1 Phoenix Street, London, WC2H 8BU
An immersive tribute by the Hungarian Cultural Centre, London to the 1930s uniquely Budapester humour as presented in London by Hungarian Jewish émigrés a hundred years ago.
Imagine having survived a deadly plague, post-war poverty and pre-war anxiety. Deadly tyrannical ideologies are on the rise from East to West. That is right, you are in the 1930s. And your best bet is to just have a laugh at it.
The satiric exile community’s famous Londoni Pódium Cabaret comes back to stage first time since 1945 for one night only as a tribute to the legendary creators: László Békeffi, George Mikes, Mátyás Seiber, Pál Ignotus, Endre Nagy and others.
The Hungarian cabaret in London – both during and after the war – unpacks crucial aspects of the emigré experience: political readjustment within a new cultural framework; definitions of ‘Self and Other’, and the tangible impact of a newly transplanted cultural community on the British art scene.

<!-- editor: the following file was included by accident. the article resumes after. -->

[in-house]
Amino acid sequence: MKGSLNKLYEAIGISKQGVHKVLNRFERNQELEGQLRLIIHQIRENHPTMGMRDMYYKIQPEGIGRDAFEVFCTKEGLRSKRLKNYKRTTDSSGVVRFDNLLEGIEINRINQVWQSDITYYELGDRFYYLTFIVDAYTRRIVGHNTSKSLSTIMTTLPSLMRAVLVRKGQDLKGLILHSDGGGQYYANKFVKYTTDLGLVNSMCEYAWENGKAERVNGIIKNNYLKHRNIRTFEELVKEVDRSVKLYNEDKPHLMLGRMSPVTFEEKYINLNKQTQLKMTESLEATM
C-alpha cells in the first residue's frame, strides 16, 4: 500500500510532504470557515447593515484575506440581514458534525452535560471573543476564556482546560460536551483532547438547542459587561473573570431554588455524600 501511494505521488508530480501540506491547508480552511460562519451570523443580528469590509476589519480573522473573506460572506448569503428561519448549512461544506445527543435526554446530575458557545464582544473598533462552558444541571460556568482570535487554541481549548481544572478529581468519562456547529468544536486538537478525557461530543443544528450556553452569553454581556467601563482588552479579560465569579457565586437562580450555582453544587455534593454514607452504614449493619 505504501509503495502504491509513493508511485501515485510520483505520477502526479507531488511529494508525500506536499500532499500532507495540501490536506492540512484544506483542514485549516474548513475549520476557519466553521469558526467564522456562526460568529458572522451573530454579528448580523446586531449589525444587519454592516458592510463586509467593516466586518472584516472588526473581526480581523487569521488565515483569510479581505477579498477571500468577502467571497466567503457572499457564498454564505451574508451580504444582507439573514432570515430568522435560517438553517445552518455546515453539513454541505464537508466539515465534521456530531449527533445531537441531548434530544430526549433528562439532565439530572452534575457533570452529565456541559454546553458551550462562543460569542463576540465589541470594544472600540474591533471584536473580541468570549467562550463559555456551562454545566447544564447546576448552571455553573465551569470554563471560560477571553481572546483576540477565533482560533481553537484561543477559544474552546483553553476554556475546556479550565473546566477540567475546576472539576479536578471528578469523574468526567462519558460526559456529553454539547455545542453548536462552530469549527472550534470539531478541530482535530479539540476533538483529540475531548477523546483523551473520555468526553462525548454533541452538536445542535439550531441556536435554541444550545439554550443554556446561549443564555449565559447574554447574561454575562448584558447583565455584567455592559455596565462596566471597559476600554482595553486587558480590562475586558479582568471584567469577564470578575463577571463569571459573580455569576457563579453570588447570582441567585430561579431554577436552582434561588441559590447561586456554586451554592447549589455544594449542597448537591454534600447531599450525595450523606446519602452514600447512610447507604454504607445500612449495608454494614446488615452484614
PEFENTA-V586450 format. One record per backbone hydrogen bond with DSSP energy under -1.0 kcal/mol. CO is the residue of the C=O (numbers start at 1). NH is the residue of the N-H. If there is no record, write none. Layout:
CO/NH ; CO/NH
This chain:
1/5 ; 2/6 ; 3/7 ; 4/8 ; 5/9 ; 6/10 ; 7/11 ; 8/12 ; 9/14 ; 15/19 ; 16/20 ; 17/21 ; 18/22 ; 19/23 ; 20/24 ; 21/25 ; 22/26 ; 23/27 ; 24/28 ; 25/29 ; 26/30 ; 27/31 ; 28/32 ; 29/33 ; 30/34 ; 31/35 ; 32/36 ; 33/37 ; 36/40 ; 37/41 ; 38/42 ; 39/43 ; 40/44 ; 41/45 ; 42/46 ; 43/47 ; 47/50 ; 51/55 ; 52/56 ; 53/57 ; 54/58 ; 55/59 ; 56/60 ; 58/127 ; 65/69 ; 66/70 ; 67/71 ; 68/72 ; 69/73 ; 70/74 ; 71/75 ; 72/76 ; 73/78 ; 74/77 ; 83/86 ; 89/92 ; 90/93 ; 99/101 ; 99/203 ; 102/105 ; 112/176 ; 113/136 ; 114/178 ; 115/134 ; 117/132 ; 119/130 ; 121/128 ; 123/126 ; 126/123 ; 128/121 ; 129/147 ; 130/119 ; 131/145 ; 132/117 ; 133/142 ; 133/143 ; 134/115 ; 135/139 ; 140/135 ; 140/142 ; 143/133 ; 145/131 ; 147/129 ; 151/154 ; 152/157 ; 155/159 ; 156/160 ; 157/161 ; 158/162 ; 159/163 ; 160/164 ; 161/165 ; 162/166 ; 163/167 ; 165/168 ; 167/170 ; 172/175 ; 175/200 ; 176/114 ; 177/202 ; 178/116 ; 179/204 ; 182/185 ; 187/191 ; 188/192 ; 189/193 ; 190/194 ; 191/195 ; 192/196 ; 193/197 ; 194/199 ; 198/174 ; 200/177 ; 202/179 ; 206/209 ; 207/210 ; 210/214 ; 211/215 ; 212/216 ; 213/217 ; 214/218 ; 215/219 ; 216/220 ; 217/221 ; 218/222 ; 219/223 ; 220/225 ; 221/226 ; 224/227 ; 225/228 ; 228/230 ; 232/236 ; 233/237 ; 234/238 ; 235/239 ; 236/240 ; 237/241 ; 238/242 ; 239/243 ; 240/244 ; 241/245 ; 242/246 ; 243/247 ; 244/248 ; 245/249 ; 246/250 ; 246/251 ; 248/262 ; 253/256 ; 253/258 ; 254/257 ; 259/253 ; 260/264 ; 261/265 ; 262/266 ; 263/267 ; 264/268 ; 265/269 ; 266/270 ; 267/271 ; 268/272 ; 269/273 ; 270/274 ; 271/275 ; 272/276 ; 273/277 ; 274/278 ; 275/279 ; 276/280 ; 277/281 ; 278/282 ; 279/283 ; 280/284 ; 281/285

Any resemblance with today’s happenings is entirely coincidental.
“There are no statistics about how many times the food stuck in the throats of those hundreds and hundreds who gathered by common sense, instruction, fate, intention or opportunity in wartime London when they remembered their parents, brothers and sisters who might have been massacred by the German invaders and Hungarian collaborators in that very moment; but you cannot live without eating, and everyone only does a favour to their enemy by spoiling their own appetite. The main character of the Londoni Pódium, the audience, did not do this favour to the Nazis by spoiling their own appetite for a good laugh.” (Pál Ignotus, 1945)
Experience the 1930s emigré Pódium cabaret with humorous stories and parody songs.
Doors open at 6:30pm
Book your tickets here.
Ryan Alexander Full
Pianist: Domonkos Csabay
Special thanks to:
Júlia Seiber Boyd
Written by George Mikes, Pál Ignotus, Frigyes Karinthy and László Békeffi
Music by Mátyás Seiber
Translated by Rachel Hideg
Directed by Judit Matyóka - Liszt Institute Hungarian Cultural Centre London
Commissioned by Máté Vincze - Liszt Institute Hungarian Cultural Centre London